The 610-meter (24-inch) ITEK panorama camera obtained high-resolution panoramic photographs, in both stereoscopic and monoscopic modes, of the lunar surface during the Apollo 15, 16, and 17 missions. The camera provided 1- to 2-meter-resolution photography from an orbital altitude of 111 kilometers (60 nautical miles). The panoramic camera was located in the SIM bay of the service module. Panoramic photographs supported photographic data for the other command service module cameras and for the SIM experiments, scanning the lunar surface from lunar orbit, providing greater area coverage and higher resolution for given regions.

Panoramic photograph of cratered areas found near the west rim of crater Spencer Jones

Panoramic photograph of cratered areas found near the west rim of crater Spencer Jones

These are panoramic photographs of cratered areas found near the west rim of the crater Spencer Jones. They are excellent examples of craters that are transitional between the smaller craters (2 to 10 kilometers across) and the larger craters (40 to 90 kilometers across). These craters (centered between the large crater and small bowl-shaped crater in both images) are approximately 15 kilometers across and lack the terraced walls of the larger craters. Although the crater floors cannot be seen, the form of the craters is more similar to the smaller craters.

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Surface Photography

Lunar Surface Photography Operations

The crew used an enlarged inventory of photographic equipment to document the LM descent, surface activities, and LM ascent phases of the mission and to support sample documentation and scientific experiments on the surface. The fifth lunar landing was unique in the manned exploration of the Moon, as it provided the only opportunity to explore and sample the major geomorphic unit of the Moon, the lunar highlands.

Surface Activities
The 71-hour, 14-minute stay time of the LM on the lunar surface accommodated three EVA periods for a total of 40.5 man hours of lunar surface activity. Throughout the stay at the Descartes site, a TV camera mounted on the lunar roving vehicle (LRV) provided real-time viewing of most of the crew's activity on the lunar surface. These TV transmissions enabled observers to evaluate the operational capabilities of the crew, to observe the Apollo lunar surface experiments package (ALSEP) deployment and the collection of samples, and to select samples of special scientific interest to be returned to Earth.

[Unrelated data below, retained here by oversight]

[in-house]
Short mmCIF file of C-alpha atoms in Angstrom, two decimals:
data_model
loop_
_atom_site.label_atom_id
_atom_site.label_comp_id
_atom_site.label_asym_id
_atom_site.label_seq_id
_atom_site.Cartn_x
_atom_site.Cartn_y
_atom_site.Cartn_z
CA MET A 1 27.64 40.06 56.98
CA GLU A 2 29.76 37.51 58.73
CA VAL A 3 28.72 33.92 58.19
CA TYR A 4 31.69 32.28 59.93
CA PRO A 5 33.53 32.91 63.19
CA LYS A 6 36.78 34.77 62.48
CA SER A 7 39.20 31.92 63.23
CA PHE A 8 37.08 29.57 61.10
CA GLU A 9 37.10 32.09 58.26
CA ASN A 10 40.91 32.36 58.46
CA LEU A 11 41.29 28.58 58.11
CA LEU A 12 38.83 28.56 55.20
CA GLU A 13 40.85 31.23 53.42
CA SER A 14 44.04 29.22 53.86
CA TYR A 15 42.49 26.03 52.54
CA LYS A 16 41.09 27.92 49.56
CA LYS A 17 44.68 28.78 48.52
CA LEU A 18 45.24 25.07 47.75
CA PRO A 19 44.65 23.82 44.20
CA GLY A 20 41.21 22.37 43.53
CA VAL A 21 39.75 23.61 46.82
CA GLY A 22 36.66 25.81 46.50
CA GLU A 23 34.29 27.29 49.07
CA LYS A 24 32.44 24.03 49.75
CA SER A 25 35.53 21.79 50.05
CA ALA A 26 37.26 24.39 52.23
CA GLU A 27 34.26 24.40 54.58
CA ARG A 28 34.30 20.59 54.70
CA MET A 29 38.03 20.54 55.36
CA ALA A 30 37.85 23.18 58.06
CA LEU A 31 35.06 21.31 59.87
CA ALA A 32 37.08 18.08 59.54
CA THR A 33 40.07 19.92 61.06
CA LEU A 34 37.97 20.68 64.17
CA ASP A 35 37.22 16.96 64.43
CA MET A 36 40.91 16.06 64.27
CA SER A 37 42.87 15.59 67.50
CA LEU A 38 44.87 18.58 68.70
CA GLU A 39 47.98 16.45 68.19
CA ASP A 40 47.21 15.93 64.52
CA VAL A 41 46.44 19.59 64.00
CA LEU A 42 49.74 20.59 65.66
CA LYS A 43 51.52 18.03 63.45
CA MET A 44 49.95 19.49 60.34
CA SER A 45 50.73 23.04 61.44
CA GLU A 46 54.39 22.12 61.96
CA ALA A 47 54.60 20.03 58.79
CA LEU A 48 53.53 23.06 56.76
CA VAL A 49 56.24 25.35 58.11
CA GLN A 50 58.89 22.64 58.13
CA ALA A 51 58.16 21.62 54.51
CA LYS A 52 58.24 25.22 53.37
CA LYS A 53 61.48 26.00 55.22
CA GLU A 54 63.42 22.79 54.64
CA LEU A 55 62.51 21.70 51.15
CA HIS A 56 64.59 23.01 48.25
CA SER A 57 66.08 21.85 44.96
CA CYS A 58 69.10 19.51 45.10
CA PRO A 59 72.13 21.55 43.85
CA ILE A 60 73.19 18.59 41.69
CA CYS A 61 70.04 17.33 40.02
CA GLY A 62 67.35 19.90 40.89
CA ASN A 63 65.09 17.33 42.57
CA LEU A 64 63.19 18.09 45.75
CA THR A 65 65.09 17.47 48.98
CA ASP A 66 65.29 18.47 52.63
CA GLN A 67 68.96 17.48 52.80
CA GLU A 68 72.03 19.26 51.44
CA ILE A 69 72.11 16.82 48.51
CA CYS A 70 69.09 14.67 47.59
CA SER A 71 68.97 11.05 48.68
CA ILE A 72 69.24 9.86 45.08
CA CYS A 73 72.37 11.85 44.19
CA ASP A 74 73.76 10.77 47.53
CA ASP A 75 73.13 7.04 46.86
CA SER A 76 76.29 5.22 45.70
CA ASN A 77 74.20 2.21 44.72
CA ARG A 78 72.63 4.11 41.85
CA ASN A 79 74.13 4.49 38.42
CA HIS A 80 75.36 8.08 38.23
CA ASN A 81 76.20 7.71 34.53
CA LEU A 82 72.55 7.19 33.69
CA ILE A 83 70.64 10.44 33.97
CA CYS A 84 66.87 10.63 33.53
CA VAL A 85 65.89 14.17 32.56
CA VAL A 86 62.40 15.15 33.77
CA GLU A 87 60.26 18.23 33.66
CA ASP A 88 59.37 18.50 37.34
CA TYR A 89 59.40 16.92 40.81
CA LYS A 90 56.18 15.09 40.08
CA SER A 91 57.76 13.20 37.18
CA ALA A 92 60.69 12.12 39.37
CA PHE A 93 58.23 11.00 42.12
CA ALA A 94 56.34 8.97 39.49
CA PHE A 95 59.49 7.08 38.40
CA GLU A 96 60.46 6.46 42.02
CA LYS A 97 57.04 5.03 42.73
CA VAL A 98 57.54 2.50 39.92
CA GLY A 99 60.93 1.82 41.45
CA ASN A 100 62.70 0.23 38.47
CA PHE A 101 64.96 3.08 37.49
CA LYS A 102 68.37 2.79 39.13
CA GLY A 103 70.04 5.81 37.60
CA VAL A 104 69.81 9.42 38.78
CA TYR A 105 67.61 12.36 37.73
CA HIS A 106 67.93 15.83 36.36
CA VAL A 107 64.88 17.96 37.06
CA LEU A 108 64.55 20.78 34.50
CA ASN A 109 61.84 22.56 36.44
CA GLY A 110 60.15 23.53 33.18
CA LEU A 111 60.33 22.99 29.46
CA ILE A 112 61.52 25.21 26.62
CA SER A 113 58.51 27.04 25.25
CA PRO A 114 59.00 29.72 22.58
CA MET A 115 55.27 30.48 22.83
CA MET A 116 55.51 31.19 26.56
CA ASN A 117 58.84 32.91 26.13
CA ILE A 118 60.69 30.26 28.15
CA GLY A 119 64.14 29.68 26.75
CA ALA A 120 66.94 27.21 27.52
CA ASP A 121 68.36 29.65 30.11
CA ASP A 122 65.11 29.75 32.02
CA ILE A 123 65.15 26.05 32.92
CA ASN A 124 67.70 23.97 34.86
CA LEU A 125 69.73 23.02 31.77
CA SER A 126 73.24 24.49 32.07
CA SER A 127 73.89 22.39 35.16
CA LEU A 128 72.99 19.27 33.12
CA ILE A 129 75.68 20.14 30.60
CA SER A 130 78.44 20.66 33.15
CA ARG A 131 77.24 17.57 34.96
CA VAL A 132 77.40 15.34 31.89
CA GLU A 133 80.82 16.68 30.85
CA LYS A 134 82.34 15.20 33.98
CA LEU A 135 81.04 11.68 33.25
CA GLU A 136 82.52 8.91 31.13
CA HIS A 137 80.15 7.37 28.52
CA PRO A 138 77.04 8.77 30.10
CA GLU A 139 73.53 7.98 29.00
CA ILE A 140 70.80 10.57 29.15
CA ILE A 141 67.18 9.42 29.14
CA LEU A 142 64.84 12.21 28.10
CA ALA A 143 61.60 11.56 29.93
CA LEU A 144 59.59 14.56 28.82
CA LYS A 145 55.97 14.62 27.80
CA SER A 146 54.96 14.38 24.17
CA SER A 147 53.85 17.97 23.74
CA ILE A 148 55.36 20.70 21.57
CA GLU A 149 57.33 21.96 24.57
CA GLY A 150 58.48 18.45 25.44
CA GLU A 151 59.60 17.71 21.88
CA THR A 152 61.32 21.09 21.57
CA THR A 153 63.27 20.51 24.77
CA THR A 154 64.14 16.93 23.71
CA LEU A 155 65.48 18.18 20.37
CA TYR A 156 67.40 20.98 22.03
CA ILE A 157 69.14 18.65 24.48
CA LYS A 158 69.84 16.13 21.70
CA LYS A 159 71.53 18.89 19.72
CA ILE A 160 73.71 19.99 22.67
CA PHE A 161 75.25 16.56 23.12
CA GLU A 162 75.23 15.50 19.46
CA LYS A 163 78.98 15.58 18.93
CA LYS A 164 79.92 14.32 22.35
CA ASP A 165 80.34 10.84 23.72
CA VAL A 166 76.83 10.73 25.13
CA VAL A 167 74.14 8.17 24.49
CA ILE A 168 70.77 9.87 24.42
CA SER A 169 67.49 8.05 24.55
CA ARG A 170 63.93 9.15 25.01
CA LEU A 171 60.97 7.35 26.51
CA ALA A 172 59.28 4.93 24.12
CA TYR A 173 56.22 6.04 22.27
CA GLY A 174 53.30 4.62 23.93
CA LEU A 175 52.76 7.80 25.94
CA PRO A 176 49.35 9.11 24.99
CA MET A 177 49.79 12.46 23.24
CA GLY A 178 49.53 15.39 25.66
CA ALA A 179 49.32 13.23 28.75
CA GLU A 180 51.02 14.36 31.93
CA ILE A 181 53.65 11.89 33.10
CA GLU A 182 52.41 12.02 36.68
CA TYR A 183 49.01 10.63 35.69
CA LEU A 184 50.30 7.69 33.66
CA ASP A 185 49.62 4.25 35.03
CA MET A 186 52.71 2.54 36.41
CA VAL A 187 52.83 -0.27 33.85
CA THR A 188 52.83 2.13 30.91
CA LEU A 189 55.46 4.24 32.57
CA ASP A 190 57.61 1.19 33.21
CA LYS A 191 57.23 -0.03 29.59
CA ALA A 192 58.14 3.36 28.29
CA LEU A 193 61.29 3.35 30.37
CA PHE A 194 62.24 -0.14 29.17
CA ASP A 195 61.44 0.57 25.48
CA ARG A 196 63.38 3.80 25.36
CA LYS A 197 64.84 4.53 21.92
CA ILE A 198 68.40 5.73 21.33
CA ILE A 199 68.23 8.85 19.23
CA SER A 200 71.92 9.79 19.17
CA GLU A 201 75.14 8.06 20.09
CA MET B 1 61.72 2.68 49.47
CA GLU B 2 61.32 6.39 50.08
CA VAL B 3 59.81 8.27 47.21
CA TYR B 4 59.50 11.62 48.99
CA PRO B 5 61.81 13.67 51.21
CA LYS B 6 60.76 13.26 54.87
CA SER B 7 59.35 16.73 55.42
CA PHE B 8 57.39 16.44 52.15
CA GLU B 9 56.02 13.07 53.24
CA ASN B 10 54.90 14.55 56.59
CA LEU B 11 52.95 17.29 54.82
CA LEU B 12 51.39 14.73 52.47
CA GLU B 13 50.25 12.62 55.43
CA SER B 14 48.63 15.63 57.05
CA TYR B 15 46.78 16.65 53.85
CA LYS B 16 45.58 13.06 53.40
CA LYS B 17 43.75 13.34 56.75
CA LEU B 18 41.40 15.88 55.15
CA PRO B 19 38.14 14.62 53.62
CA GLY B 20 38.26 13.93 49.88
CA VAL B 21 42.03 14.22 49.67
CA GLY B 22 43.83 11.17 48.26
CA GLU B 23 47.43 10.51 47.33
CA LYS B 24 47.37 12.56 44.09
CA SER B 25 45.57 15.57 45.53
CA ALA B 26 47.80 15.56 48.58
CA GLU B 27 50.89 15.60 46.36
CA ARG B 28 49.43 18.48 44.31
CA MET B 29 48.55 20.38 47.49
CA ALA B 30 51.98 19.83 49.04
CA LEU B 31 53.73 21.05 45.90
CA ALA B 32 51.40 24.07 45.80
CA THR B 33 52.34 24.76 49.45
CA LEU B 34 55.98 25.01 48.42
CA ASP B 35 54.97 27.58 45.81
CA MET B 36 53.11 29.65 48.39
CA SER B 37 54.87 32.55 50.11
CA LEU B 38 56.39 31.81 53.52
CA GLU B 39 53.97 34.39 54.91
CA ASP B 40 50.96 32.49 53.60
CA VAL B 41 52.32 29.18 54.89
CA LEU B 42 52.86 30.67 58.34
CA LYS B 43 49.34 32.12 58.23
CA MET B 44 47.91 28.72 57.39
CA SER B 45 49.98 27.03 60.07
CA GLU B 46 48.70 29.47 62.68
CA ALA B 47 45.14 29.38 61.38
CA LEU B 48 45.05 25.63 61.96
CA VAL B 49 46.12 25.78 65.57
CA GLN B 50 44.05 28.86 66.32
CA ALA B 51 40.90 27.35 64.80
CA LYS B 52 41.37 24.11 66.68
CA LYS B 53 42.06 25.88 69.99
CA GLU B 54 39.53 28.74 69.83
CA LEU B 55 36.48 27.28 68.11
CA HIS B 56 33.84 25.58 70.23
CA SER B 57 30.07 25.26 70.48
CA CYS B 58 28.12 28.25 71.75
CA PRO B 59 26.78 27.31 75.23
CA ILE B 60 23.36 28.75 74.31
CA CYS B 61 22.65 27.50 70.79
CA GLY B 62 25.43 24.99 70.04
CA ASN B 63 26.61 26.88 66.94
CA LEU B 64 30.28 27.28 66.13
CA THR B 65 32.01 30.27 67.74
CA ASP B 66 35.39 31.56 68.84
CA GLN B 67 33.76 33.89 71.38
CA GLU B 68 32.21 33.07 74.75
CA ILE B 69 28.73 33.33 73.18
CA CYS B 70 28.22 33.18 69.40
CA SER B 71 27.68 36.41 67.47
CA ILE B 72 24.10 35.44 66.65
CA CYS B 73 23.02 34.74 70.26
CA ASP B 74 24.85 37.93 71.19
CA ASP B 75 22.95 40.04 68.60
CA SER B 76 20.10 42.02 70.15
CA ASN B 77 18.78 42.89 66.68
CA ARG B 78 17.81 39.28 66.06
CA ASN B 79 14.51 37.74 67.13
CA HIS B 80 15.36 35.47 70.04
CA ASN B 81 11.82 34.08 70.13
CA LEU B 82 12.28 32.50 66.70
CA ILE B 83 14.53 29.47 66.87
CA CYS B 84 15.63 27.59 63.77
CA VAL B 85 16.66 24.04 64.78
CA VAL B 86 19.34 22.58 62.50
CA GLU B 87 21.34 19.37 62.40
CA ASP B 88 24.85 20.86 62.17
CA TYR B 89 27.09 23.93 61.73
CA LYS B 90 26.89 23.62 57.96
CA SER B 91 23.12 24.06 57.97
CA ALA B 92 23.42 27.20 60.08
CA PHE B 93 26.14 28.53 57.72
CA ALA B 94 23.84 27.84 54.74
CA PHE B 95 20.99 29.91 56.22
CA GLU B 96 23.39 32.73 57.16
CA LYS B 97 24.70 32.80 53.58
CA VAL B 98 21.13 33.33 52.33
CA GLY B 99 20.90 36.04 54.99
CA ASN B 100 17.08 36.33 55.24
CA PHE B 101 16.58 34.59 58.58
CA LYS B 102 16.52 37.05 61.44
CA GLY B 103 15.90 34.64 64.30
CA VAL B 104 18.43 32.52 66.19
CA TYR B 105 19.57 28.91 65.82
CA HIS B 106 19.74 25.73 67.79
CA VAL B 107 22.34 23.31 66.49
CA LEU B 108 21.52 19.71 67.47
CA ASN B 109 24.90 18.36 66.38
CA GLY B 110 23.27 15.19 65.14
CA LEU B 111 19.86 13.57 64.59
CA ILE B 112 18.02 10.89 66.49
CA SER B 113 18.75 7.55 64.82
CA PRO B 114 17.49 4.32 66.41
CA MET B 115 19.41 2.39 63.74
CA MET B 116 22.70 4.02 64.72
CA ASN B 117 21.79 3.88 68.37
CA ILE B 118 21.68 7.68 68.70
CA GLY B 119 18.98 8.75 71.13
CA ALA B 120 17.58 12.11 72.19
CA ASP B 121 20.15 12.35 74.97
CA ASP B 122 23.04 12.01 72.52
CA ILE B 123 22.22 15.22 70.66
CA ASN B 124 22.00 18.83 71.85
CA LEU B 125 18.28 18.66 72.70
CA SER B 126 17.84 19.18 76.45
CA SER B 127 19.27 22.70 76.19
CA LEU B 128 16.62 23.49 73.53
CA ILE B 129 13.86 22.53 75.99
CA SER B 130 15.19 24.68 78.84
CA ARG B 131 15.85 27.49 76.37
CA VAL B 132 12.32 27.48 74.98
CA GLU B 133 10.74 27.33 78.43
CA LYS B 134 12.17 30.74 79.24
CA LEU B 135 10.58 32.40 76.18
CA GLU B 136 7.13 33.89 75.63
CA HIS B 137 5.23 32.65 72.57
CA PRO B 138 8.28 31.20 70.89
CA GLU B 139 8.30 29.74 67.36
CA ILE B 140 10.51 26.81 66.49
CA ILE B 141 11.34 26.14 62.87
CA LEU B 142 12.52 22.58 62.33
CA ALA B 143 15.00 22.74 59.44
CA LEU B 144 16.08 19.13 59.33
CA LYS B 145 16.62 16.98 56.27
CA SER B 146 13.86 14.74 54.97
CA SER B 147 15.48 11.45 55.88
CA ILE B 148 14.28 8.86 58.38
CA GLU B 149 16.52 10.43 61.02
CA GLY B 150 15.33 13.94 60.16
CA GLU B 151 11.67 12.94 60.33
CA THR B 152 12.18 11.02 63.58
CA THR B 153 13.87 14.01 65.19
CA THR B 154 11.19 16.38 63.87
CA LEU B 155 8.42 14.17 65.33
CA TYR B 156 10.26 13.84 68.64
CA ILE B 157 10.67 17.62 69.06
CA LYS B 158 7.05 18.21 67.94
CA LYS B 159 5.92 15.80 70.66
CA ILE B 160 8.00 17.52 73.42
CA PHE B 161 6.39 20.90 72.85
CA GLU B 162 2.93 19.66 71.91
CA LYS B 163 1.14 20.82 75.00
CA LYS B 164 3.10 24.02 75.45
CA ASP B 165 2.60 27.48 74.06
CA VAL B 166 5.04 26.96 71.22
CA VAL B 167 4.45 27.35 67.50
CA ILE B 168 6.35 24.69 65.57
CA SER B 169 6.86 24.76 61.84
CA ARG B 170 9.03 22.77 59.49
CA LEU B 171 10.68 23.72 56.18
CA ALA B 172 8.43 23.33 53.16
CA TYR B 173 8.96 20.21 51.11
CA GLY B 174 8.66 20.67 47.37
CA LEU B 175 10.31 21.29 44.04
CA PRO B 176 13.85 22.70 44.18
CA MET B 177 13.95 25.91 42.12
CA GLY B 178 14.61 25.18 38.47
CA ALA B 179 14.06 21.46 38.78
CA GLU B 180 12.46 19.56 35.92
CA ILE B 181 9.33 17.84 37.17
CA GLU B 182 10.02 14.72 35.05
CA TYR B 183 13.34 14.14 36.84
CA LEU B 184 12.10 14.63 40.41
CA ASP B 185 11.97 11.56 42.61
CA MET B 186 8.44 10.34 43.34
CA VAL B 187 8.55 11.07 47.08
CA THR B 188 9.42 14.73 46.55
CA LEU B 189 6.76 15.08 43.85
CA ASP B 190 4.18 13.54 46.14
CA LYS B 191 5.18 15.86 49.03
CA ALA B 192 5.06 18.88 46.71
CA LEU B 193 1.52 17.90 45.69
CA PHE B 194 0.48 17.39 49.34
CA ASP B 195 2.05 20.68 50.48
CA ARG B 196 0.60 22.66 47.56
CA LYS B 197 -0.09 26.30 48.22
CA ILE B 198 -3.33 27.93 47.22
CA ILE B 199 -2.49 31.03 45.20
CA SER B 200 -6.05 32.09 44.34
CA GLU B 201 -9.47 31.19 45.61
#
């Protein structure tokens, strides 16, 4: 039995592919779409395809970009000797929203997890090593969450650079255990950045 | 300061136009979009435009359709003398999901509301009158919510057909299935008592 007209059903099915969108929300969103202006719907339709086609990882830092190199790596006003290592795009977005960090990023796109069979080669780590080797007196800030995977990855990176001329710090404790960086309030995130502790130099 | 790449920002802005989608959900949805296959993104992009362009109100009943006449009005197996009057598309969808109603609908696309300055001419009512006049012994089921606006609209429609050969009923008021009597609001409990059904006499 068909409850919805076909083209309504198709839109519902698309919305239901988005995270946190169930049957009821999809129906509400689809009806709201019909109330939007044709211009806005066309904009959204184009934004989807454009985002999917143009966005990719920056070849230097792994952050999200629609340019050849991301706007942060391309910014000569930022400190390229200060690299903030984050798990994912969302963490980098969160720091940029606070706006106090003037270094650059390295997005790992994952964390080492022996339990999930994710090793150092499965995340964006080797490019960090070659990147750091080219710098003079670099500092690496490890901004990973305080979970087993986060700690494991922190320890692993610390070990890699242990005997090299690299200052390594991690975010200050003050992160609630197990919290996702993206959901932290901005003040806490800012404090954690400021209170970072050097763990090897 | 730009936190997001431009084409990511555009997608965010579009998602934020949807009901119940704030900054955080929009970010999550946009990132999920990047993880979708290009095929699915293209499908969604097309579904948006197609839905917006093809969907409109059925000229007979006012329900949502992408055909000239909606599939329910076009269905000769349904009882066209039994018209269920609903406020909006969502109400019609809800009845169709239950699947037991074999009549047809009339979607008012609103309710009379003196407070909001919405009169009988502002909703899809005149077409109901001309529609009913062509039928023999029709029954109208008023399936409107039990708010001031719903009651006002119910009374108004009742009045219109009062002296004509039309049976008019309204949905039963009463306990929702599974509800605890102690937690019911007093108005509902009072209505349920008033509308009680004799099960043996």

The LMP removes the 500-millimeter Hasselblad camera from the LRV during the stop at station 11. This camera was used to obtain telephotographs of North Ray Crater and Smoky Mountain. The LRV is parked on the rim of North Ray Crater; boulders in the foreground and on the horizon are ejecta from this crater. The LMP removes the 500-millimeter Hasselblad camera from the LRV during the stop at station 11.
   
This photograph was taken by the lunar module pilot from the LRV as the astronauts drove toward the lunar module near the end of the third EVA. Just to the left of the lunar module is a crater approximately 25 meters in diameter. Stone Mountain forms the skyline along the upper left in the photograph. The golden object in the foreground is the TV camera that provided the Earth with real-time coverage of the mission. This photograph was taken by the lunar module pilot from the LRV as the astronauts drove toward the lunar module near the end of the third EVA.
   

Astronaut John W. Young, commander of the Apollo 16 mission, stands at the ALSEP deployment site during the first extravehicular activity (EVA-1) at the Descartes landing site. Components of the ALSEP cover the surface immediately behind the CDR's left elbow. The lunar surface drill is just behind Young and to the right. The drill's rack and bore stems are to the left. The dark object in the right background is the Radioisotope Thermoelectric Generator (RTG). Between the RTG and the drill is the Heat Flow Experiment. A part of the Central Station is at the right center edge of the picture. This photograph was taken by astronaut Charles M. Duke, lunar module pilot.